What is Clostridium difficile?
Clostridium difficile (also known as C. diff) is an organism that lives in the gut. The human gut contains many millions of bacteria, which are beneficial to us, helping digest our food. If a person is given antibiotics to treat an infection, the antibiotics may also kill the 'normal flora' or 'good bacteria' in the gut. This can sometimes allow other bacteria like Clostridium difficile to take over and cause illness. Although this can be a risk, it is still very important to take the antibiotics prescribed by your doctor, in order to treat your infection.
How the Trust is working towards reducing Clostridium difficile:
What causes it?
Clostridium difficile is a bacteria which produces a toxin (poison), which can cause changes in the gut. This is referred to as CDT (Clostridium difficile toxin), or CDAD (Clostridium difficile associated diarrhoea) or CDD (Clostridium difficile disease). The illness usually presents as diarrhoea, though there are other rarer side effects. It is usually associated with the use of antibiotics prescribed to treat other conditions or given as a precaution. Other mechanisms that alter the 'normal flora' of the gut can also lead to development of Clostridium difficile disease (e.g. surgery or chemotherapy).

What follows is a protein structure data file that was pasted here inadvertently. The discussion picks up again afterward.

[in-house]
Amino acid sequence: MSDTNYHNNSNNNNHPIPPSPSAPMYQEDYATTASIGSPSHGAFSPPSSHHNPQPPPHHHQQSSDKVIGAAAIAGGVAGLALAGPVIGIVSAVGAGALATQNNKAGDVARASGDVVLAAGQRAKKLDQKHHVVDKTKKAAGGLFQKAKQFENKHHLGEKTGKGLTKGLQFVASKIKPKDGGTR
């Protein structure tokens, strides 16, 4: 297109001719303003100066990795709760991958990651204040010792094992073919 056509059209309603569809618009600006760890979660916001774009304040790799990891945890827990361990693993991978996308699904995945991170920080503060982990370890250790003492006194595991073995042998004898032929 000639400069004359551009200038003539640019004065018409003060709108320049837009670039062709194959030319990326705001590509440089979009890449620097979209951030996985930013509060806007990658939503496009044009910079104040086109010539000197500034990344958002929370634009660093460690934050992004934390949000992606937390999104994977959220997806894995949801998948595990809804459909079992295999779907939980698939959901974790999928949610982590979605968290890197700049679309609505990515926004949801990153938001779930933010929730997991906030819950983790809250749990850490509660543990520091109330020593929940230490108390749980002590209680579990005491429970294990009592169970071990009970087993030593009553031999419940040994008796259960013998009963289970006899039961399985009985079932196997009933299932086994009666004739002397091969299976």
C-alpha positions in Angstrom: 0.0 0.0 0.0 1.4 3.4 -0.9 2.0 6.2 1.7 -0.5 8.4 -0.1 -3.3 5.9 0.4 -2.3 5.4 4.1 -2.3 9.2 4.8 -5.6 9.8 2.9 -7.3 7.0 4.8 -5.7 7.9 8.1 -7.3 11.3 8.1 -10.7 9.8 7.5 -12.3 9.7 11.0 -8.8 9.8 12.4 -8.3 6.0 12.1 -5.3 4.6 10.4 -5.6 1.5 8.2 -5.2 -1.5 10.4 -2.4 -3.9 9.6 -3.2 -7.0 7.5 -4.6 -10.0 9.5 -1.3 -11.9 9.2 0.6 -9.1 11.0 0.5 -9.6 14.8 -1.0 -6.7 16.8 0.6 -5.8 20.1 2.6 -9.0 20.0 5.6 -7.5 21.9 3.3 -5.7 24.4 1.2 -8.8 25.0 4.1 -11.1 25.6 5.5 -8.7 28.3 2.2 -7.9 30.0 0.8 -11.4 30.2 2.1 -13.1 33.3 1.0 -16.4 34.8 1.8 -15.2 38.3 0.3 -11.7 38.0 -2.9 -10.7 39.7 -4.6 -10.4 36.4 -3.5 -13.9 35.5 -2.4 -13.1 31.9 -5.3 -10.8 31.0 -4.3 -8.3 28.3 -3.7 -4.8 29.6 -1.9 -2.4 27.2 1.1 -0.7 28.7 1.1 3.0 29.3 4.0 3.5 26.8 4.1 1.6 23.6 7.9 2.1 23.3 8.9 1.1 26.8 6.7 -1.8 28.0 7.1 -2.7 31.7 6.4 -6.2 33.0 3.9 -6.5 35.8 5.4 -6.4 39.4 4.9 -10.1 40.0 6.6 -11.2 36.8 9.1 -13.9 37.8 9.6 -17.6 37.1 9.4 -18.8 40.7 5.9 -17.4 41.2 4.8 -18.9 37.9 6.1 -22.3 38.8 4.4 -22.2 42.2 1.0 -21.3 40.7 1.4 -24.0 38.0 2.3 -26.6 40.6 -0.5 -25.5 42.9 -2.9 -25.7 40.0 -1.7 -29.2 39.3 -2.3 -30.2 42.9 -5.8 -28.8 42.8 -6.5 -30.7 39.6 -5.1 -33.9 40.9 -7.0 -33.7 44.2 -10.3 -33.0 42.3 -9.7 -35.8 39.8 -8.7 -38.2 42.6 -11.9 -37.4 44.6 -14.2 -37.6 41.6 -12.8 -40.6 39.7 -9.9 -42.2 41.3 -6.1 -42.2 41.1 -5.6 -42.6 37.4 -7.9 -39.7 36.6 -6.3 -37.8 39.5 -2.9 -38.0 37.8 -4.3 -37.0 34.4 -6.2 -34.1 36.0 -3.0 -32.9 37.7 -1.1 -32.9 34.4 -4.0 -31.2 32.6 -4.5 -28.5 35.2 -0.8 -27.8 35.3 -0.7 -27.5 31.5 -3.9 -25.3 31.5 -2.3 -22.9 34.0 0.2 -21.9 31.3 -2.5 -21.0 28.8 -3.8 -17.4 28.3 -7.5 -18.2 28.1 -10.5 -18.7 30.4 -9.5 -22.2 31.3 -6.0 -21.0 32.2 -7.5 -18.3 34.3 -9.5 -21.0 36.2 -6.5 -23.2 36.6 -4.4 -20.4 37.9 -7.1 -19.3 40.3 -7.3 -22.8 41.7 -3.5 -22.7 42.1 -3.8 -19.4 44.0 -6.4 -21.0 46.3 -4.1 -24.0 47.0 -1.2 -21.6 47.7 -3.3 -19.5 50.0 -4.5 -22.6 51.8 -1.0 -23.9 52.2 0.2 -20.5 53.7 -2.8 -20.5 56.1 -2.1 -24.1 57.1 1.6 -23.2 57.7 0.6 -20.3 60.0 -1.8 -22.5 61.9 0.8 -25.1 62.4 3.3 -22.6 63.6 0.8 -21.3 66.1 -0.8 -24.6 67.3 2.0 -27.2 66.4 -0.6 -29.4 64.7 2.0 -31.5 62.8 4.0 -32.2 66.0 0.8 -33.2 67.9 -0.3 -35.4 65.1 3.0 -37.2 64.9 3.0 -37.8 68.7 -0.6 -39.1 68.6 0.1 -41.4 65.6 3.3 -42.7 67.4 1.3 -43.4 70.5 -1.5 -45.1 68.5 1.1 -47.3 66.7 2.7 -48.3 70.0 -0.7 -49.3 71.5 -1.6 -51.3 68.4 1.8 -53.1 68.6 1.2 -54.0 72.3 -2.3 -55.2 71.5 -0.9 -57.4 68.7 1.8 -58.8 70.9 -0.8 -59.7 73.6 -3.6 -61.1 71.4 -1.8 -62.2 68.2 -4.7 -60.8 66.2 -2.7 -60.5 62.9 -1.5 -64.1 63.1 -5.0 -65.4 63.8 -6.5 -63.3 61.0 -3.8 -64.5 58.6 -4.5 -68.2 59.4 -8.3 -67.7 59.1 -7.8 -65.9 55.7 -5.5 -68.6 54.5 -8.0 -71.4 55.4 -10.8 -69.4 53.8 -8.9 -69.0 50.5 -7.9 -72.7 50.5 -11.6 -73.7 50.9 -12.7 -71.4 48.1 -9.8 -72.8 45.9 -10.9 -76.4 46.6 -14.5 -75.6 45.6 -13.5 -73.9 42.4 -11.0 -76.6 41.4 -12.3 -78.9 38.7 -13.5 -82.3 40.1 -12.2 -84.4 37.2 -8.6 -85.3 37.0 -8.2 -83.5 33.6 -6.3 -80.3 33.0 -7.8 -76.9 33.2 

How is it spread?
The organism produces hardy spores, that can survive for long periods of time in the environment. They are generally resistant to disinfectants. When a patient has Clostridium difficile the environment becomes contaminated with the spores. It is then possible for the spores to be passed on to other patients via healthcare workers’ hands or the environment. It is possible for patients to become carriers of the organism. However if the patient is asymptomatic (e.g. has no diarrhoea) they are not an infection risk to others. Treatment of asymptomatic carriers is unnecessary. Once Clostridium difficile diarrhoea has started, the patient is a likely infection risk to others. However, as soon as the diarrhoea has stopped and the patient has a normal stool they are no longer an infection risk. Soap and water must be used for cleaning hands as the foam hand sanitiser is not effective against Clostridium difficile.
How do I know I've got it?
Clostridium difficile infection is often diagnosed clinically by the presence of frequent, watery, explosive diarrhoea often accompanied by abdominal pain. If suspected, a stool specimen will be sent to the laboratory for confirmation.
Can it be treated?
Although Clostridium difficile is often caused by antibiotics, it is also treated using antibiotics. In some cases it may be enough to just stop the causative antibiotics, though your doctor would make this decision.